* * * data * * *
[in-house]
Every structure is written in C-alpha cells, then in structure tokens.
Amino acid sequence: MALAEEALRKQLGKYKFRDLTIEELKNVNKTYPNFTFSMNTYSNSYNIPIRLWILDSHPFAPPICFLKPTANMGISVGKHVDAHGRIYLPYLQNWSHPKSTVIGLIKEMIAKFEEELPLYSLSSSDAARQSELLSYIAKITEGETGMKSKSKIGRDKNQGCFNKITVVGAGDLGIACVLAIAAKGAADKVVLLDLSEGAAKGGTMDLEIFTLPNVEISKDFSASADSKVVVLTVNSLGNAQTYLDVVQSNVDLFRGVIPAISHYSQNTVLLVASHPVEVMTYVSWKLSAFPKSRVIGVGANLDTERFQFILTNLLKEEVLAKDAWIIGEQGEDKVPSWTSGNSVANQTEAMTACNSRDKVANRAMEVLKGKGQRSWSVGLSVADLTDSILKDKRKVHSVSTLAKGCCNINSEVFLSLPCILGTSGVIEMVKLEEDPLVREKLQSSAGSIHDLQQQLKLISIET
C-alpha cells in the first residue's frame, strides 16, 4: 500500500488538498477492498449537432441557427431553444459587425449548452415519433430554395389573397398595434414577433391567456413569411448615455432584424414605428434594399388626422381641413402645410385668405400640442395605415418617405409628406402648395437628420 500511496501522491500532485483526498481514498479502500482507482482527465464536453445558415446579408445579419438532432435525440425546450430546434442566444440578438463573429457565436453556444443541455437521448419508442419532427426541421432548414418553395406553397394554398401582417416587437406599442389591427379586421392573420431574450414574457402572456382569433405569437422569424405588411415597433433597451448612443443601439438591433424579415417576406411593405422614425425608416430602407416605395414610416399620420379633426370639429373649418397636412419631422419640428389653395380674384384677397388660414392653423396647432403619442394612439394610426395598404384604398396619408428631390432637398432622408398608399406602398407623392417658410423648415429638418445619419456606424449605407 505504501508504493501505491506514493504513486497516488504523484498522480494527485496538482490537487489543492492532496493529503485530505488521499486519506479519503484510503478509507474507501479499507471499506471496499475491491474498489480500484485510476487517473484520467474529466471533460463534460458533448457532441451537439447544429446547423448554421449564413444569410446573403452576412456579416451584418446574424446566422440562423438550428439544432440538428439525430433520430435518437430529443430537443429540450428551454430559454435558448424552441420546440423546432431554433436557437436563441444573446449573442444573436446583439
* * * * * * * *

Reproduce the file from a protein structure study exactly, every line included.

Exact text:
[in-house]
Every structure is written in C-alpha cells, then in structure tokens.
Amino acid sequence: MALAEEALRKQLGKYKFRDLTIEELKNVNKTYPNFTFSMNTYSNSYNIPIRLWILDSHPFAPPICFLKPTANMGISVGKHVDAHGRIYLPYLQNWSHPKSTVIGLIKEMIAKFEEELPLYSLSSSDAARQSELLSYIAKITEGETGMKSKSKIGRDKNQGCFNKITVVGAGDLGIACVLAIAAKGAADKVVLLDLSEGAAKGGTMDLEIFTLPNVEISKDFSASADSKVVVLTVNSLGNAQTYLDVVQSNVDLFRGVIPAISHYSQNTVLLVASHPVEVMTYVSWKLSAFPKSRVIGVGANLDTERFQFILTNLLKEEVLAKDAWIIGEQGEDKVPSWTSGNSVANQTEAMTACNSRDKVANRAMEVLKGKGQRSWSVGLSVADLTDSILKDKRKVHSVSTLAKGCCNINSEVFLSLPCILGTSGVIEMVKLEEDPLVREKLQSSAGSIHDLQQQLKLISIET
C-alpha cells in the first residue's frame, strides 16, 4: 500500500488538498477492498449537432441557427431553444459587425449548452415519433430554395389573397398595434414577433391567456413569411448615455432584424414605428434594399388626422381641413402645410385668405400640442395605415418617405409628406402648395437628420 500511496501522491500532485483526498481514498479502500482507482482527465464536453445558415446579408445579419438532432435525440425546450430546434442566444440578438463573429457565436453556444443541455437521448419508442419532427426541421432548414418553395406553397394554398401582417416587437406599442389591427379586421392573420431574450414574457402572456382569433405569437422569424405588411415597433433597451448612443443601439438591433424579415417576406411593405422614425425608416430602407416605395414610416399620420379633426370639429373649418397636412419631422419640428389653395380674384384677397388660414392653423396647432403619442394612439394610426395598404384604398396619408428631390432637398432622408398608399406602398407623392417658410423648415429638418445619419456606424449605407 505504501508504493501505491506514493504513486497516488504523484498522480494527485496538482490537487489543492492532496493529503485530505488521499486519506479519503484510503478509507474507501479499507471499506471496499475491491474498489480500484485510476487517473484520467474529466471533460463534460458533448457532441451537439447544429446547423448554421449564413444569410446573403452576412456579416451584418446574424446566422440562423438550428439544432440538428439525430433520430435518437430529443430537443429540450428551454430559454435558448424552441420546440423546432431554433436557437436563441444573446449573442444573436446583439